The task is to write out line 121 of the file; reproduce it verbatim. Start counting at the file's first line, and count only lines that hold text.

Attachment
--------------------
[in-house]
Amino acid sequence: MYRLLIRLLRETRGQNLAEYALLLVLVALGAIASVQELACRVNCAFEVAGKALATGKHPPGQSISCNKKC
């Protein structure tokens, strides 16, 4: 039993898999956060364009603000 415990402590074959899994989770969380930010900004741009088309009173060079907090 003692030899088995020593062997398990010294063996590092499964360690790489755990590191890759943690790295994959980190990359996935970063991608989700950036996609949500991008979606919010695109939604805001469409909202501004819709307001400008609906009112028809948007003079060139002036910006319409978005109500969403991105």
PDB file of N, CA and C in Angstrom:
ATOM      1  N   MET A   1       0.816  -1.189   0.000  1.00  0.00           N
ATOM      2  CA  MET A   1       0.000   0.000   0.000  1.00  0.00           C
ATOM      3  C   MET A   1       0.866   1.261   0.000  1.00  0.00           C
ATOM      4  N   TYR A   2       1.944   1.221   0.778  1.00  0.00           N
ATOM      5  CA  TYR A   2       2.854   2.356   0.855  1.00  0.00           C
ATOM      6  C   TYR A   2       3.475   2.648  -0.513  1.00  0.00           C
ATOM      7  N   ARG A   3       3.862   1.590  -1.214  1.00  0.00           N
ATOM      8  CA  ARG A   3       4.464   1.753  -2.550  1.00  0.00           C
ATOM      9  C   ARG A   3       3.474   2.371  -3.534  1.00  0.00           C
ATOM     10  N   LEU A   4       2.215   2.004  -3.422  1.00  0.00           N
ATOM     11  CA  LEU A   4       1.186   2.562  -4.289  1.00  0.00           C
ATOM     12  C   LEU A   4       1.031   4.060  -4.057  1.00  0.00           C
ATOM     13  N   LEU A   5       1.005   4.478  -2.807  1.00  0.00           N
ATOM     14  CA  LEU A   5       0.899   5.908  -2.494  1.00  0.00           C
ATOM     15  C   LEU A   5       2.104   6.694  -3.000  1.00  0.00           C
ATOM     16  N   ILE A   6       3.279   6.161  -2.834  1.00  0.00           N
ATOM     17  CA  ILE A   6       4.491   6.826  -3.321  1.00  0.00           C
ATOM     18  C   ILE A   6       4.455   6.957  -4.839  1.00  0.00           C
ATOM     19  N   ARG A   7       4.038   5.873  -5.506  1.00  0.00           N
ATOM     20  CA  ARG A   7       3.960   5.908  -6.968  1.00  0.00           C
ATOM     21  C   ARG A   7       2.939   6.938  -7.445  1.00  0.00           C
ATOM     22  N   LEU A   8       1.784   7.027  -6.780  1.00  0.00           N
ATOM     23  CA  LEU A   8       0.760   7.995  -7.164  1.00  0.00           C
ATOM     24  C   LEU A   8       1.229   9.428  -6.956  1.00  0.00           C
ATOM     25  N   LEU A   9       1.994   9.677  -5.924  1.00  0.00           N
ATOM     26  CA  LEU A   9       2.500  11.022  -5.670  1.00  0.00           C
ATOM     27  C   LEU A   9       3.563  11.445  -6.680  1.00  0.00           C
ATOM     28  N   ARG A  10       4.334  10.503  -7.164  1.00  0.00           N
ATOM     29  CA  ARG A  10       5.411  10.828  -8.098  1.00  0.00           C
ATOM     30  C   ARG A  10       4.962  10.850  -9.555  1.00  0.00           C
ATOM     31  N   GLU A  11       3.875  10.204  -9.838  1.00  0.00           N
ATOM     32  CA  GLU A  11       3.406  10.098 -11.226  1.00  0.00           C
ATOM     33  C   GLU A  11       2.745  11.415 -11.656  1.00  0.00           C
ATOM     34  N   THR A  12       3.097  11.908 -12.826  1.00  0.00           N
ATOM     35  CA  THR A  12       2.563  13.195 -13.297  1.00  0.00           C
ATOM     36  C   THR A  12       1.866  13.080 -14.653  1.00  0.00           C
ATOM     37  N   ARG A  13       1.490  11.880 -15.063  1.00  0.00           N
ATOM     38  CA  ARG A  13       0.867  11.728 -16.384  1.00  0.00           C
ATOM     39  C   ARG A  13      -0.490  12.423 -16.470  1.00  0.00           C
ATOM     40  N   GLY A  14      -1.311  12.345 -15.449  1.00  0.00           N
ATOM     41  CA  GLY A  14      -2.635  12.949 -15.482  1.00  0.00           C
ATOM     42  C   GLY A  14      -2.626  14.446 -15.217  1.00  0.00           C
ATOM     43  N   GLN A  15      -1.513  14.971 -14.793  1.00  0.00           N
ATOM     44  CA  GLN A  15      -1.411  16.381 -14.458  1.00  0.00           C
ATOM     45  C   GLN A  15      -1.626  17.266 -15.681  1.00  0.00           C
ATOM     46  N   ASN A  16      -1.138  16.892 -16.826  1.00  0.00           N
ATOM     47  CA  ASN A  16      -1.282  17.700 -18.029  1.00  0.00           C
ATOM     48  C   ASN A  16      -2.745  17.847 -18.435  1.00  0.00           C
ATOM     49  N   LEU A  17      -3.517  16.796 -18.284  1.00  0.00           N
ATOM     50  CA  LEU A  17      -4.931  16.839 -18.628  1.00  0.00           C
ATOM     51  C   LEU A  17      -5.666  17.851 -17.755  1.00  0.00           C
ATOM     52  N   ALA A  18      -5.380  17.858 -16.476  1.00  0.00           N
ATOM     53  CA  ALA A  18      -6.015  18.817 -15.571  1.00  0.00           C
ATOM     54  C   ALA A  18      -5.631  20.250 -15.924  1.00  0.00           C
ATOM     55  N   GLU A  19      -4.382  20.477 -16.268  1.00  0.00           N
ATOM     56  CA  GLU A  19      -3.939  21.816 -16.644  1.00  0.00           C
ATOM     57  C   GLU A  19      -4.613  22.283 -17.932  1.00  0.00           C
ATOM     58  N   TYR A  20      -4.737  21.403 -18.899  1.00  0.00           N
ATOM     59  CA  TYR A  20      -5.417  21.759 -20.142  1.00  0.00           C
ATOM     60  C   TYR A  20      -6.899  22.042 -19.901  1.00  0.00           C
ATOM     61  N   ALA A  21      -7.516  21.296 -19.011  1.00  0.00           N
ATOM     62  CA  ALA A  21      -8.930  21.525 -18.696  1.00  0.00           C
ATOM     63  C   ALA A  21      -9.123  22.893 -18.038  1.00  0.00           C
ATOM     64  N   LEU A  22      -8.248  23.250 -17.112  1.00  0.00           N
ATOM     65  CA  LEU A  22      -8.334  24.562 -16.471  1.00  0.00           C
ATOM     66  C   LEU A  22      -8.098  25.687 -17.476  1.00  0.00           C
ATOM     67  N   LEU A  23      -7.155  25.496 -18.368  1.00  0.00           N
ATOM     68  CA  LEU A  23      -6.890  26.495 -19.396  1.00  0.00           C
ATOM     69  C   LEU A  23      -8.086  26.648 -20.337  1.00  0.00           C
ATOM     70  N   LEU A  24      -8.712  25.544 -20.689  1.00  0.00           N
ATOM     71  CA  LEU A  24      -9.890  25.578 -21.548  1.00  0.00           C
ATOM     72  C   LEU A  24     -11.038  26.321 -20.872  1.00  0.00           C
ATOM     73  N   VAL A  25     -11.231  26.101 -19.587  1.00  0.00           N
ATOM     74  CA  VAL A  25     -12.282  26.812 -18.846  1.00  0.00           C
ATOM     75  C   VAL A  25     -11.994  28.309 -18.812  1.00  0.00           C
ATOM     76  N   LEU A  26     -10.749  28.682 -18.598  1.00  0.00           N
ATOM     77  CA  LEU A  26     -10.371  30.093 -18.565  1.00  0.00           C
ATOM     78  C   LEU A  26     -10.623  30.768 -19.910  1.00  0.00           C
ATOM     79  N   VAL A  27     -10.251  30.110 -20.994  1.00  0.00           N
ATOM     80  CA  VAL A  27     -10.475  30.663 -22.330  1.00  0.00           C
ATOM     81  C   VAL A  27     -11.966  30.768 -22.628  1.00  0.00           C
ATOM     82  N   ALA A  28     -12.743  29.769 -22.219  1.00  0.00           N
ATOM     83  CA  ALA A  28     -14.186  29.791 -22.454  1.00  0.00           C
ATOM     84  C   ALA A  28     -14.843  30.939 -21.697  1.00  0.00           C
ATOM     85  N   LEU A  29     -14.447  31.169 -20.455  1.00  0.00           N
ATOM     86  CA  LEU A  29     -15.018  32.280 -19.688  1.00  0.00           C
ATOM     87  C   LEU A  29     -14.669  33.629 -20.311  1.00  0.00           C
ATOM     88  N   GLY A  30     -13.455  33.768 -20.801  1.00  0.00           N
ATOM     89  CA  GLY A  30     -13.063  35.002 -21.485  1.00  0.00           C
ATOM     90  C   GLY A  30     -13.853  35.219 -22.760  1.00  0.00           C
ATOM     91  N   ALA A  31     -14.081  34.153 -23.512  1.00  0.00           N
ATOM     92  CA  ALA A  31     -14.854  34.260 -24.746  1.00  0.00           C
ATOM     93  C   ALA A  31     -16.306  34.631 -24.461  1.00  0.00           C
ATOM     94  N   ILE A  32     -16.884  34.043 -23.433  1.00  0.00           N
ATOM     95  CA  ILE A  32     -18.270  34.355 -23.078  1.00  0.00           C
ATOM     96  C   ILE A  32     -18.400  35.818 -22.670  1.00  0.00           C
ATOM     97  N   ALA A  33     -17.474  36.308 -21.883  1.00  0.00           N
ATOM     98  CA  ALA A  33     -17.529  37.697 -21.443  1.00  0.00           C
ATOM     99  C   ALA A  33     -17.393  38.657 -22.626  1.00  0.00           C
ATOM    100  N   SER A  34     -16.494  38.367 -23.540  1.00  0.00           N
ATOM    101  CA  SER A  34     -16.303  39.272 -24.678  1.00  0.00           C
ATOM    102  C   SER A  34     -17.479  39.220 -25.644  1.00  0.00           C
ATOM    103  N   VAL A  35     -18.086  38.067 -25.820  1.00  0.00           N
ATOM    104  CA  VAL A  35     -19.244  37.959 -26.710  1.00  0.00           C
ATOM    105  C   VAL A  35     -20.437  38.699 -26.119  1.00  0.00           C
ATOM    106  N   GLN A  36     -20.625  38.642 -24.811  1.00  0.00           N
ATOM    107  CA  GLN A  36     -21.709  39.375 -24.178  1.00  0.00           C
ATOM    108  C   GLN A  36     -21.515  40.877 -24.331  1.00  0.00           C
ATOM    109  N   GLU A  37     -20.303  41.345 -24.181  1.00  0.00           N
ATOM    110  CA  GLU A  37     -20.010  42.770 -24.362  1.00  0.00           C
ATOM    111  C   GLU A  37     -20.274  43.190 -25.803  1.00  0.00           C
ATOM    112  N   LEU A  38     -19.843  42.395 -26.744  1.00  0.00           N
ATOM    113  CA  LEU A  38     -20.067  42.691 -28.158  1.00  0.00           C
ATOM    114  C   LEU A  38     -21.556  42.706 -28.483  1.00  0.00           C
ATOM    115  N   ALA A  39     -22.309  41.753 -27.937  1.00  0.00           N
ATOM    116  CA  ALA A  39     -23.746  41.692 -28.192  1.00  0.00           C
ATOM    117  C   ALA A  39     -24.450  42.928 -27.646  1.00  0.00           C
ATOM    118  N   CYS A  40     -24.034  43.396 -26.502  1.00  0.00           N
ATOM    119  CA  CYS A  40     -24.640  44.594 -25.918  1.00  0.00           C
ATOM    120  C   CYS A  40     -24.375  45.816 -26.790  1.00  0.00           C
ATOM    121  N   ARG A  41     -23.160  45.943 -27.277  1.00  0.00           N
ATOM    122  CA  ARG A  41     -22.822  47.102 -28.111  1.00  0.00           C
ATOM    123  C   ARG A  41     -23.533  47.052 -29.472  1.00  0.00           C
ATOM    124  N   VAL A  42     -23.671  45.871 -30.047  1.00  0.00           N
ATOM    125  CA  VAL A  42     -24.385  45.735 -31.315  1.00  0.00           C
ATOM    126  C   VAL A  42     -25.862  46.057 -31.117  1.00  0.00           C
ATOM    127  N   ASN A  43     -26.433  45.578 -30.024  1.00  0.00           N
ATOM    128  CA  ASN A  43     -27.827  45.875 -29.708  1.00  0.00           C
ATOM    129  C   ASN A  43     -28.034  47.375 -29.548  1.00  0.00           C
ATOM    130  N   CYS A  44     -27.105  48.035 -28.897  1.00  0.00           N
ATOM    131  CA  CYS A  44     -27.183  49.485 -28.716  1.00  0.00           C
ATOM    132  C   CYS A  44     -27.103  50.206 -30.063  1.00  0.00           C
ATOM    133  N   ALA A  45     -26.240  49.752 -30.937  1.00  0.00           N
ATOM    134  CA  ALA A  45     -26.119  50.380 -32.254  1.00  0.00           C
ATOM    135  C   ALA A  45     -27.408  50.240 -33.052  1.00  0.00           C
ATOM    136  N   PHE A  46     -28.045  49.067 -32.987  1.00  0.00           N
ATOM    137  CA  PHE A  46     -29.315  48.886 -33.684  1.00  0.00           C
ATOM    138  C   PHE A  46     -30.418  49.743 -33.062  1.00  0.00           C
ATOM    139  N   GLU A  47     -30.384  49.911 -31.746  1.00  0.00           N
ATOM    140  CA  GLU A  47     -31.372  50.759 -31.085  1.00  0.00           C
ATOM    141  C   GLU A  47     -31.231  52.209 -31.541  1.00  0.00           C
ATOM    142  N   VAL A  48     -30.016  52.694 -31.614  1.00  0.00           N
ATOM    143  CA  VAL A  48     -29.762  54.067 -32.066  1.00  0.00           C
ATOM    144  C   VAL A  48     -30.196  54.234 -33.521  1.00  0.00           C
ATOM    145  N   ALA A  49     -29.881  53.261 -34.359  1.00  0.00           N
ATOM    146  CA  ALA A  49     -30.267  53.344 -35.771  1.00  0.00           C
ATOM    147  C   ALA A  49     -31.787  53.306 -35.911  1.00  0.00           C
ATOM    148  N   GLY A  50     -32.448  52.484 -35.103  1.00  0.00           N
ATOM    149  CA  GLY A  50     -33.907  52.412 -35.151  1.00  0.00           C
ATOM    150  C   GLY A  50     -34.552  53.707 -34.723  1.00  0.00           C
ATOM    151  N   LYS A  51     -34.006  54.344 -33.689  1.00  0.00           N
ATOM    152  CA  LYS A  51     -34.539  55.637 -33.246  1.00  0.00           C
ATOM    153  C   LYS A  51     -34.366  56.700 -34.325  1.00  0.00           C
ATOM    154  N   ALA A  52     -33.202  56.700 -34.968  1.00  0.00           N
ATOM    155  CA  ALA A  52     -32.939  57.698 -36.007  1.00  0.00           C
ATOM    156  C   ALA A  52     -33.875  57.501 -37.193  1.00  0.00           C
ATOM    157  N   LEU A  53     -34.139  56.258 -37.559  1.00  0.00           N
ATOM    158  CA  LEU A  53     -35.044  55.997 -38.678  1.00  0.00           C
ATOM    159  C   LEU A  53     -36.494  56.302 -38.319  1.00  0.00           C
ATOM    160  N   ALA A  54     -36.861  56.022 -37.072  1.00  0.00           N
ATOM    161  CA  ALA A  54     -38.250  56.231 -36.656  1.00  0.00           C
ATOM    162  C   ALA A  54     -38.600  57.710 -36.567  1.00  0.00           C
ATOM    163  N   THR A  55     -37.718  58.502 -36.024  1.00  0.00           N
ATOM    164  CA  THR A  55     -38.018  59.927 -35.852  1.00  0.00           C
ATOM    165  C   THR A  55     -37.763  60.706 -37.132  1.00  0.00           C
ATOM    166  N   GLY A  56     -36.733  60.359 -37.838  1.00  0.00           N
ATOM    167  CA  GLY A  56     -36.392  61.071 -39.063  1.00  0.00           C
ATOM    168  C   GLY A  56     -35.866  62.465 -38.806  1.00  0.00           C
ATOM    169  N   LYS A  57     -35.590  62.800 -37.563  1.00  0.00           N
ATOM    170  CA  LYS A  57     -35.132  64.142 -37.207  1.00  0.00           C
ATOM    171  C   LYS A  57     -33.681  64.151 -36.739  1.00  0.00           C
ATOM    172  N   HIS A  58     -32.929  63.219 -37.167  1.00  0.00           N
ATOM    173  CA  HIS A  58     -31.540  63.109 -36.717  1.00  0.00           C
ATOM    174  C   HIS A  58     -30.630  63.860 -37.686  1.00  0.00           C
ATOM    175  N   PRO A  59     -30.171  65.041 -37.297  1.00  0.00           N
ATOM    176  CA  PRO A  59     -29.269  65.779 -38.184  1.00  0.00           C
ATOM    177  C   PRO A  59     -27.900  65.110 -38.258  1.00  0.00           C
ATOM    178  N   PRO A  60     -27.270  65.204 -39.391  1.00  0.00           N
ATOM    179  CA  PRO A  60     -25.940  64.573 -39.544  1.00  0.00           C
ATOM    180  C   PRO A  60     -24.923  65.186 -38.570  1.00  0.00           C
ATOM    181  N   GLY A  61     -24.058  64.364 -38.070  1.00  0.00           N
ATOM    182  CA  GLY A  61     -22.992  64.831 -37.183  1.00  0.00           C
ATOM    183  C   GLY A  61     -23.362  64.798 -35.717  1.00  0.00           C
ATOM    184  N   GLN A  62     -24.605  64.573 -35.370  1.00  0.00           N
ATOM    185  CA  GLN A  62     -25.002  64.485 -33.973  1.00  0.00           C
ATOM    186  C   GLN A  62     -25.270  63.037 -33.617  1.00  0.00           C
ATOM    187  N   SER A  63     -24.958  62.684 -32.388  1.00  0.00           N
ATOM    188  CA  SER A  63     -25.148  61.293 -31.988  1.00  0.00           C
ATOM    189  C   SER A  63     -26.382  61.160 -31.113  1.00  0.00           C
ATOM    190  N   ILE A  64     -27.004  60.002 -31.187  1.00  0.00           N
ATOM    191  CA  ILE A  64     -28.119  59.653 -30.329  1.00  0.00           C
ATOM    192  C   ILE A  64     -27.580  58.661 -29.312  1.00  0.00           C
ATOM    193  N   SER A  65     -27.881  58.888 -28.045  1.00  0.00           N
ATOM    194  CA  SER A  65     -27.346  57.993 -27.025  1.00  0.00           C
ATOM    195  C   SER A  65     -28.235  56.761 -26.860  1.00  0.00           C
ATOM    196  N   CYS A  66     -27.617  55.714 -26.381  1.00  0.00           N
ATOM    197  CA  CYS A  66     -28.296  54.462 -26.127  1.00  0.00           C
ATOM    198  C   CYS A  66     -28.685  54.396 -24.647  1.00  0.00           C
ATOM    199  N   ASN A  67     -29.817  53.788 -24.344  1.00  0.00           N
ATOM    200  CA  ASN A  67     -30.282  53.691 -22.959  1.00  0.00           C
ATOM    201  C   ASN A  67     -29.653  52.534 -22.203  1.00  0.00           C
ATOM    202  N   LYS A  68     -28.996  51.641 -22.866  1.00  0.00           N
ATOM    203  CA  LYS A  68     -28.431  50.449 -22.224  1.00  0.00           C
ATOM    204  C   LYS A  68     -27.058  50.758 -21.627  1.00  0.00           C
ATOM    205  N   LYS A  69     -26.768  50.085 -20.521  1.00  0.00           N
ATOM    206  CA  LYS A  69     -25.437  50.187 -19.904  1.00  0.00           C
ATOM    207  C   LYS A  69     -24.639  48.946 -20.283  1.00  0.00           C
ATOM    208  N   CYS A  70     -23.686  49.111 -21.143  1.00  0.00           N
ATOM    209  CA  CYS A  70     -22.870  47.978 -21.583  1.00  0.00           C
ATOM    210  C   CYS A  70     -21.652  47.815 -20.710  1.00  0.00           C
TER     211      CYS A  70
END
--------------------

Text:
ATOM    117  C   ALA A  39     -24.450  42.928 -27.646  1.00  0.00           C